5. Automatic insurance. Most of the credit cards come with some form of insurance as an additional benefit to the consumer. Ensure that you are aware of what insurance covers you and what the terms are. Besides the credit card theft, you could be insured against loss of luggage while travelling, car rental insurance, travel insurance and so on. Some credit cards also offer warranty on the major purchases you make.

6. Universal acceptance. Credit cards open doors. Sometimes, it is necessary to have a credit card for identity purposes –i.e. PayPal – or if you need it against any incidentals – in hotels – where debit cards are not always recognized or accepted. This is especially true when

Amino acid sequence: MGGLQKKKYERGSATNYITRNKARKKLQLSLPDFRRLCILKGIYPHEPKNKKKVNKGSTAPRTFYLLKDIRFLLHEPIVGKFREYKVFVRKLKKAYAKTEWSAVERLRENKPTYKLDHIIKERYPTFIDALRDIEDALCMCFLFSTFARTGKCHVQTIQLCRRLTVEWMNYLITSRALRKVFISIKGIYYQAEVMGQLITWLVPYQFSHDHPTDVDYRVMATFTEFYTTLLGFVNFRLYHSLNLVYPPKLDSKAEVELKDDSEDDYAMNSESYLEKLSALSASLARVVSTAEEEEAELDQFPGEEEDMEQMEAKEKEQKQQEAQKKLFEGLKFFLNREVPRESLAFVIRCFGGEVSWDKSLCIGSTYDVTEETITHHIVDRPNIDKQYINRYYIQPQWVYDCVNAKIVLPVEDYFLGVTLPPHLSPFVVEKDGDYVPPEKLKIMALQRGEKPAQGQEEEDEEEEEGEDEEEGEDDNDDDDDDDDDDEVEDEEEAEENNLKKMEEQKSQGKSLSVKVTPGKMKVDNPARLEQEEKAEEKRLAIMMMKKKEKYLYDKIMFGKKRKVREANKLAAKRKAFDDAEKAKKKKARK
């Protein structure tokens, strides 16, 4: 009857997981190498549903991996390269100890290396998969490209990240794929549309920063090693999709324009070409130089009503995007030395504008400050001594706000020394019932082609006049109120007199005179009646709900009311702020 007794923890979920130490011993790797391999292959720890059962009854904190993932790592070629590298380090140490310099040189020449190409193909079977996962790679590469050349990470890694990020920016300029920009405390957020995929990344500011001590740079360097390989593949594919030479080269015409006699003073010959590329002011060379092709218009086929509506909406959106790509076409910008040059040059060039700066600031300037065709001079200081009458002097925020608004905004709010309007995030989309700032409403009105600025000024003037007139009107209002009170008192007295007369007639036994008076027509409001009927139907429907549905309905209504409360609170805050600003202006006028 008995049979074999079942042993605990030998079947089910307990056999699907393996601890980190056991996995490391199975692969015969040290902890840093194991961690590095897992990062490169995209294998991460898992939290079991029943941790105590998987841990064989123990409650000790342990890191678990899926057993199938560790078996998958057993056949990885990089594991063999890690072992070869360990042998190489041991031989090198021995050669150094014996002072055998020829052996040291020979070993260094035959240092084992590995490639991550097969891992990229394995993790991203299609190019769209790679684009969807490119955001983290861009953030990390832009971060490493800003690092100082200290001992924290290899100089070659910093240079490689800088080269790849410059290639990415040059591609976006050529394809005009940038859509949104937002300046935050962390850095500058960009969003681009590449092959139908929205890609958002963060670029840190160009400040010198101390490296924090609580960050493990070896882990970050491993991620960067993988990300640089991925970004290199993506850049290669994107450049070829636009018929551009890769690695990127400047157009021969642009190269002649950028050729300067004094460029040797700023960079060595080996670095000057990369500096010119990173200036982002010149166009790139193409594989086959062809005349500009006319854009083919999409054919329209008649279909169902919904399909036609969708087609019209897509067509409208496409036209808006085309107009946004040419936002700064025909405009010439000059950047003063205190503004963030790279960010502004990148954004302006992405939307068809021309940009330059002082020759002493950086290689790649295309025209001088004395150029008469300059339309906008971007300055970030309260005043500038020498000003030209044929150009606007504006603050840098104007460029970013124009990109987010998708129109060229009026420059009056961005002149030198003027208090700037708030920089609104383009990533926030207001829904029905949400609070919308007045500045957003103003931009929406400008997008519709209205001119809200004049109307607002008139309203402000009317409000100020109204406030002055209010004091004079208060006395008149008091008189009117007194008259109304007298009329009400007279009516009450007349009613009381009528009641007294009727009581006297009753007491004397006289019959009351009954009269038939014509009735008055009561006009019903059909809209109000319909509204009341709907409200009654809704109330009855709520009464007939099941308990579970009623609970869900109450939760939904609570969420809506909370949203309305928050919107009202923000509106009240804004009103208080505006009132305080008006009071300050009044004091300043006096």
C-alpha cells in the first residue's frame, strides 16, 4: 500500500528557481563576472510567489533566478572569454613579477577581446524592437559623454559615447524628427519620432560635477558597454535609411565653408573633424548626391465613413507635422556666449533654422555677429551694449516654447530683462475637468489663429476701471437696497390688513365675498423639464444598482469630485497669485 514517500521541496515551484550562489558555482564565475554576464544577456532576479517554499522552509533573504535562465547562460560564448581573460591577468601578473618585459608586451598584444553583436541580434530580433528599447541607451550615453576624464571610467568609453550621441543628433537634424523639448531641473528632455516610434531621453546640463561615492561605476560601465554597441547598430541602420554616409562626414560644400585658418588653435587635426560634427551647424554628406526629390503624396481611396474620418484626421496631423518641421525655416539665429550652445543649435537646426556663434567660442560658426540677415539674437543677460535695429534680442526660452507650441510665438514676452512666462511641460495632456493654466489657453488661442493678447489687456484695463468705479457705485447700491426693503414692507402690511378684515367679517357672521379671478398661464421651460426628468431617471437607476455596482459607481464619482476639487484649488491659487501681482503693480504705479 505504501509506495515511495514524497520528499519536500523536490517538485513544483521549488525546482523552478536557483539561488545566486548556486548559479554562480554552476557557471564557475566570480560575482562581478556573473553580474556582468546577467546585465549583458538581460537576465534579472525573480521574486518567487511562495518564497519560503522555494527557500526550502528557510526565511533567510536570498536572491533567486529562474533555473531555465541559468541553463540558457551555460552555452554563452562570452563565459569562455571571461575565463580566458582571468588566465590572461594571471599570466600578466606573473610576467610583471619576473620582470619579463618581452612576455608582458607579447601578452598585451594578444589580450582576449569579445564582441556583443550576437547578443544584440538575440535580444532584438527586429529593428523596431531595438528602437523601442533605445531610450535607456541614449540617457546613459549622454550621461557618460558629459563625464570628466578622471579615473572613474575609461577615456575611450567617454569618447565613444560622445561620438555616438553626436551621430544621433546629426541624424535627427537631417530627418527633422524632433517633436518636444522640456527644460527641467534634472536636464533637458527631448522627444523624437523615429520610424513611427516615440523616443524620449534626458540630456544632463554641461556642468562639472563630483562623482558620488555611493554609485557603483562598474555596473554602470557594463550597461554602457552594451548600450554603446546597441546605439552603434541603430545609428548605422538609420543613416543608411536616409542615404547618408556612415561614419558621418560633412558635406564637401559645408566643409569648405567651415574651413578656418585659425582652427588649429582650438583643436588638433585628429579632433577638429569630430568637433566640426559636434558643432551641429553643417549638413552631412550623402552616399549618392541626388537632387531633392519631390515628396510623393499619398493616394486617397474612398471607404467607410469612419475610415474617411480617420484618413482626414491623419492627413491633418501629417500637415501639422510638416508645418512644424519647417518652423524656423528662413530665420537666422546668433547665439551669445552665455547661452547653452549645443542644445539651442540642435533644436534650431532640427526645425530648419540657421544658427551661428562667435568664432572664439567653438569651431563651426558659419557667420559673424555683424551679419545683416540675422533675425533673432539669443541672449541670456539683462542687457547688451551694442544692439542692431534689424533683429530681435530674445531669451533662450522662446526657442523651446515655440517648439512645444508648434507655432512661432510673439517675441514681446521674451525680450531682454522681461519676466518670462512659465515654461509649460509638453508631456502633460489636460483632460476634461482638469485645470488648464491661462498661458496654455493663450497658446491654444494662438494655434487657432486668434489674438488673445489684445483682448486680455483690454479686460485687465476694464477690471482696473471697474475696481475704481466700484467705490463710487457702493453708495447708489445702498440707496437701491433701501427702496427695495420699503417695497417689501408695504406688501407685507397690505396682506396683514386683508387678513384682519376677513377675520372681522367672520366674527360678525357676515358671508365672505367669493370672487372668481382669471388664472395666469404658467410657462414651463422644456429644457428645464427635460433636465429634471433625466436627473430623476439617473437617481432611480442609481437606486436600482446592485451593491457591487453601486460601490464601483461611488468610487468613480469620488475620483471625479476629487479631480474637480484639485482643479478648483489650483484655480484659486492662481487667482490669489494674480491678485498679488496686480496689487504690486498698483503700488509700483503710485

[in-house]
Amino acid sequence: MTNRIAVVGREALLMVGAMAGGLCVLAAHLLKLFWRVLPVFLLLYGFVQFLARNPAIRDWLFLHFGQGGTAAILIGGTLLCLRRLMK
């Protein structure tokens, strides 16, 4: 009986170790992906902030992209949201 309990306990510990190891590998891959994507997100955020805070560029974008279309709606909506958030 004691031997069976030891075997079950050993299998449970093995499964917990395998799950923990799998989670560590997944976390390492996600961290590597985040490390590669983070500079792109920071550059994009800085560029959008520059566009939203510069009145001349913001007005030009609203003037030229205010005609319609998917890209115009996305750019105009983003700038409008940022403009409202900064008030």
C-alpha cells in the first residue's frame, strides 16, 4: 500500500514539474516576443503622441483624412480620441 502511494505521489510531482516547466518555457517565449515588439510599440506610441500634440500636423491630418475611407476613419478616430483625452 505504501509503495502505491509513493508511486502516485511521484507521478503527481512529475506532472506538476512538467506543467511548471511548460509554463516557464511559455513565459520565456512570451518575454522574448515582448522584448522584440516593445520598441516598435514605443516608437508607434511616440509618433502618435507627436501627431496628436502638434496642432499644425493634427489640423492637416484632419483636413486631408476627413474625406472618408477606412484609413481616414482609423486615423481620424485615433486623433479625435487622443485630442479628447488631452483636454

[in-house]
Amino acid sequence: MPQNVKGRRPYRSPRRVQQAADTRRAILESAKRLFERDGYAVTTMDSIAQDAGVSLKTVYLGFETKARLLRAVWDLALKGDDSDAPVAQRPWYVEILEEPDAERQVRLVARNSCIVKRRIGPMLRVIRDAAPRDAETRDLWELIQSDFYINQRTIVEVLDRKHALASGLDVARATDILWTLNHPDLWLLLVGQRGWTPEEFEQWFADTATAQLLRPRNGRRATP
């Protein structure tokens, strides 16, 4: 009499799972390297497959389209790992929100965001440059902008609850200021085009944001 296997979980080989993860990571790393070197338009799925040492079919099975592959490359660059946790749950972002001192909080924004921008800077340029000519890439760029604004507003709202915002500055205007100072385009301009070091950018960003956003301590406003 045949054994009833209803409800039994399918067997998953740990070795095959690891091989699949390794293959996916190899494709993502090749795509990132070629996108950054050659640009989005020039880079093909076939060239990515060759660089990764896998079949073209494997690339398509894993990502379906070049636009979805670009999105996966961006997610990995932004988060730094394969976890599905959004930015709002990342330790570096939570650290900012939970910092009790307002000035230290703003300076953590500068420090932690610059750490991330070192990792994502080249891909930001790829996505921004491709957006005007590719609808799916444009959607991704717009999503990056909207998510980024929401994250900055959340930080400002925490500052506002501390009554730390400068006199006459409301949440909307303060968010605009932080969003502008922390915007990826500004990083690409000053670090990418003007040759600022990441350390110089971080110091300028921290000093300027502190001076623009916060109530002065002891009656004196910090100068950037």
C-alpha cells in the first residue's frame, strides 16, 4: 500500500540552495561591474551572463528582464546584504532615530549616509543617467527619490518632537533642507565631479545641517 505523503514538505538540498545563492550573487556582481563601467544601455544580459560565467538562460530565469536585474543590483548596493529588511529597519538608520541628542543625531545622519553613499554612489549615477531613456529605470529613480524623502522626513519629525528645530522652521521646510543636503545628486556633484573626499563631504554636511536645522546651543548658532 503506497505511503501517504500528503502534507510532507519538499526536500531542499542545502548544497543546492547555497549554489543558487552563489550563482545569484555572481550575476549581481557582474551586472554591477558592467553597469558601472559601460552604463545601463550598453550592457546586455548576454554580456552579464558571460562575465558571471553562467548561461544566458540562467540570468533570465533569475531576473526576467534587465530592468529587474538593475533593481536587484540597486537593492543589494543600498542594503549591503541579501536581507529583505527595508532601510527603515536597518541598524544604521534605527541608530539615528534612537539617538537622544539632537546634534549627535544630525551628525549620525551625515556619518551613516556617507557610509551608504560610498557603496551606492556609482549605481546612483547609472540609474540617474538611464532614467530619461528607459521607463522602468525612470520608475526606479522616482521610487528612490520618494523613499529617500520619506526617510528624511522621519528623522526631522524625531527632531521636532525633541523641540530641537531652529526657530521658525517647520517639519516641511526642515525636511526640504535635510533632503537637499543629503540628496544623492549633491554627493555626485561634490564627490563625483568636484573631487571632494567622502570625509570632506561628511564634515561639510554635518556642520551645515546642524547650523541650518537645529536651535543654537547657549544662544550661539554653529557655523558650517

you travel abroad where some merchants decline a debit card, but accept credit cards.
7. Build your credit score. Used wisely credit cards can be an extremely potent tool for building your credit score. This is why it is important not only to have 1-3 credit cards (it amounts to your total credit), but also that you use it wisely, i.e. ensure to pay your bills on time. This is the way to prove financial responsibility in order to help your credit rating rise.

8. Gives you freedom to make best use of any opportunity. Say you find this superb bargain on something you have wished to buy for ages. However, you do not have cash on you or in the bank. If you know that u will have the money by next month; however, by that time this bargain would not be available; here is where you credit card would come in handy.

Caveat: Never use your credit unless you can pay the bill in full when presented. If you do, you may be trapped into paying huge amounts of money as compound interest, which can drain your resources.